Other Figures

I’ve been looking at (and reading) a catalogue of Motherwell’s early collages. It has to be said that Motherwell is one of the important reference points for abstraction today. This is hardly a common view, but as a practitioner I have a different perspective than most critics or historians. His early collages open up some important questions about convention, the all-over composition, and the figure. I respond to them most strongly when they are less arrangements of blocks parallel to the picture plane. Funny how planarity, which was supposed to guarantee flatness, turns out to be the strongest link to cubism. Diagonals help to move things along, but only if they rule the whole arrangement, or at least influence it strongly, as here.

Robert Motherwell, Collage 1947

Robert Motherwell, Collage 1947

But the formula often works, and in this next piece there’s a complexity of overlapping rectangles that really demonstrates Motherwell’s intelligence and taste, not to mention his ability to work spontaneously and intuitively. It’s not quite a figure.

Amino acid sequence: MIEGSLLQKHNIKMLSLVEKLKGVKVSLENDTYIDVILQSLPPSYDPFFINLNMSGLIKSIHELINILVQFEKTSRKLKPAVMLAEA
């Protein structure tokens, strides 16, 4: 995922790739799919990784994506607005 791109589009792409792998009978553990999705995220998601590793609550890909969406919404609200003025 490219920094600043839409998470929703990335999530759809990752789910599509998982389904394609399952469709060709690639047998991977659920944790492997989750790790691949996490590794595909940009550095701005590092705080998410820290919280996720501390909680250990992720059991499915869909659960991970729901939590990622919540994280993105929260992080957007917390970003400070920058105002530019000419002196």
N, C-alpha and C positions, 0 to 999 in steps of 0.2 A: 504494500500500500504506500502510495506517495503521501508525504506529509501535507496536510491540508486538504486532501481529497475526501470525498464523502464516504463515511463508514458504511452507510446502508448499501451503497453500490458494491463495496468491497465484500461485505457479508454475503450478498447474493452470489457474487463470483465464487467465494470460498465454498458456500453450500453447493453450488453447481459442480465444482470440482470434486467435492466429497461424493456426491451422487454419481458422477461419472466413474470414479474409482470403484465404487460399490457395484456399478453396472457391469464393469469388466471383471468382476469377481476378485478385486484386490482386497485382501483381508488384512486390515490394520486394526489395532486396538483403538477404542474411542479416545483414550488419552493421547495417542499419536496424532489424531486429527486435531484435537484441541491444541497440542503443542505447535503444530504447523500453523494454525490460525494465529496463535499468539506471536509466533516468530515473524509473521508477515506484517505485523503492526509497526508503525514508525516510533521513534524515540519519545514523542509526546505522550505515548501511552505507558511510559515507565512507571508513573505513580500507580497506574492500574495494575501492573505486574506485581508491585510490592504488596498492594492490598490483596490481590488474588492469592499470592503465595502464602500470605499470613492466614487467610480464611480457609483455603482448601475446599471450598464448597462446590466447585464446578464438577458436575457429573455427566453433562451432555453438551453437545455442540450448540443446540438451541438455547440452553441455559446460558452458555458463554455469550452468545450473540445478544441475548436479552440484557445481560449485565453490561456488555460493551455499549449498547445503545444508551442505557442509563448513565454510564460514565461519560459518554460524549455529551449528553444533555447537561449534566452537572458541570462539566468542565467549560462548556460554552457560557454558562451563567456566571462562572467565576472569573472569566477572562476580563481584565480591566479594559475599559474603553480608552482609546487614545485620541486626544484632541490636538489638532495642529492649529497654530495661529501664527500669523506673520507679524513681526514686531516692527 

Robert Motherwell, Blue Air July 1946

Robert Motherwell, Blue Air July 1946

It’s that not-quiteness that matters. This next piece really falls apart. As such it’s more forward looking than most of the early collages, and today still at least a bit that way.

Robert Motherwell, In Grey and Tan 1948

Robert Motherwell, In Grey and Tan 1948

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